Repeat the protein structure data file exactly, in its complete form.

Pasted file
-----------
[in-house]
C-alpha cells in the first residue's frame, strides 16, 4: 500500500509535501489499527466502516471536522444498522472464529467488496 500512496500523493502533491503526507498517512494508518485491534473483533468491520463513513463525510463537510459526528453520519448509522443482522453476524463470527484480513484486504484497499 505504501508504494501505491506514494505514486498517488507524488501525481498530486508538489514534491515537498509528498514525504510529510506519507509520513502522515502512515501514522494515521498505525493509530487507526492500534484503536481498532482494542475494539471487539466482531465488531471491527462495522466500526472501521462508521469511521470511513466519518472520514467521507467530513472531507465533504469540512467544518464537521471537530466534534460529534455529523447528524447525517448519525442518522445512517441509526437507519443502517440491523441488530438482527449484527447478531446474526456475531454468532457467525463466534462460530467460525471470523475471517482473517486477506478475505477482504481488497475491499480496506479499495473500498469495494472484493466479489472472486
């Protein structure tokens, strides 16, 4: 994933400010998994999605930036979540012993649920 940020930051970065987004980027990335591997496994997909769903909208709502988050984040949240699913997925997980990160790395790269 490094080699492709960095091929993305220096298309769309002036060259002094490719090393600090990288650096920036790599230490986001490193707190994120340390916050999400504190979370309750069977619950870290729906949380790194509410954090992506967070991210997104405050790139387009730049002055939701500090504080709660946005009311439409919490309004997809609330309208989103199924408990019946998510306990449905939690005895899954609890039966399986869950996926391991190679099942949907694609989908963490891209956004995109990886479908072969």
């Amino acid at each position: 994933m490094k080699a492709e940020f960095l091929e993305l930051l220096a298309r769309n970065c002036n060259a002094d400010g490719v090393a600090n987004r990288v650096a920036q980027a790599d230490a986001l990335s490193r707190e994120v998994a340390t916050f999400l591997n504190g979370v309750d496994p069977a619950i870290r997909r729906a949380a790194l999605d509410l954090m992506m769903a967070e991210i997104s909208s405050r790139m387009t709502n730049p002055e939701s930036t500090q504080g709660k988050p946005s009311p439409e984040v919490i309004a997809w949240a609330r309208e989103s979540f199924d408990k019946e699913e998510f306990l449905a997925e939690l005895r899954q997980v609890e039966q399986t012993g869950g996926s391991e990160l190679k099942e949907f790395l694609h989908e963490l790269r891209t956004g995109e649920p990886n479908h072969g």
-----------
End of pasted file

[in-house]
C-alpha cells in the first residue's frame, strides 16, 4: 500500500509535501489499527466502516471536522444498522472464529467488496 500512496500523493502533491503526507498517512494508518485491534473483533468491520463513513463525510463537510459526528453520519448509522443482522453476524463470527484480513484486504484497499 505504501508504494501505491506514494505514486498517488507524488501525481498530486508538489514534491515537498509528498514525504510529510506519507509520513502522515502512515501514522494515521498505525493509530487507526492500534484503536481498532482494542475494539471487539466482531465488531471491527462495522466500526472501521462508521469511521470511513466519518472520514467521507467530513472531507465533504469540512467544518464537521471537530466534534460529534455529523447528524447525517448519525442518522445512517441509526437507519443502517440491523441488530438482527449484527447478531446474526456475531454468532457467525463466534462460530467460525471470523475471517482473517486477506478475505477482504481488497475491499480496506479499495473500498469495494472484493466479489472472486
């Protein structure tokens, strides 16, 4: 994933400010998994999605930036979540012993649920 940020930051970065987004980027990335591997496994997909769903909208709502988050984040949240699913997925997980990160790395790269 490094080699492709960095091929993305220096298309769309002036060259002094490719090393600090990288650096920036790599230490986001490193707190994120340390916050999400504190979370309750069977619950870290729906949380790194509410954090992506967070991210997104405050790139387009730049002055939701500090504080709660946005009311439409919490309004997809609330309208989103199924408990019946998510306990449905939690005895899954609890039966399986869950996926391991190679099942949907694609989908963490891209956004995109990886479908072969």
């Amino acid at each position: 994933m490094k080699a492709e940020f960095l091929e993305l930051l220096a298309r769309n970065c002036n060259a002094d400010g490719v090393a600090n987004r990288v650096a920036q980027a790599d230490a986001l990335s490193r707190e994120v998994a340390t916050f999400l591997n504190g979370v309750d496994p069977a619950i870290r997909r729906a949380a790194l999605d509410l954090m992506m769903a967070e991210i997104s909208s405050r790139m387009t709502n730049p002055e939701s930036t500090q504080g709660k988050p946005s009311p439409e984040v919490i309004a997809w949240a609330r309208e989103s979540f199924d408990k019946e699913e998510f306990l449905a997925e939690l005895r899954q997980v609890e039966q399986t012993g869950g996926s391991e990160l190679k099942e949907f790395l694609h989908e963490l790269r891209t956004g995109e649920p990886n479908h072969g």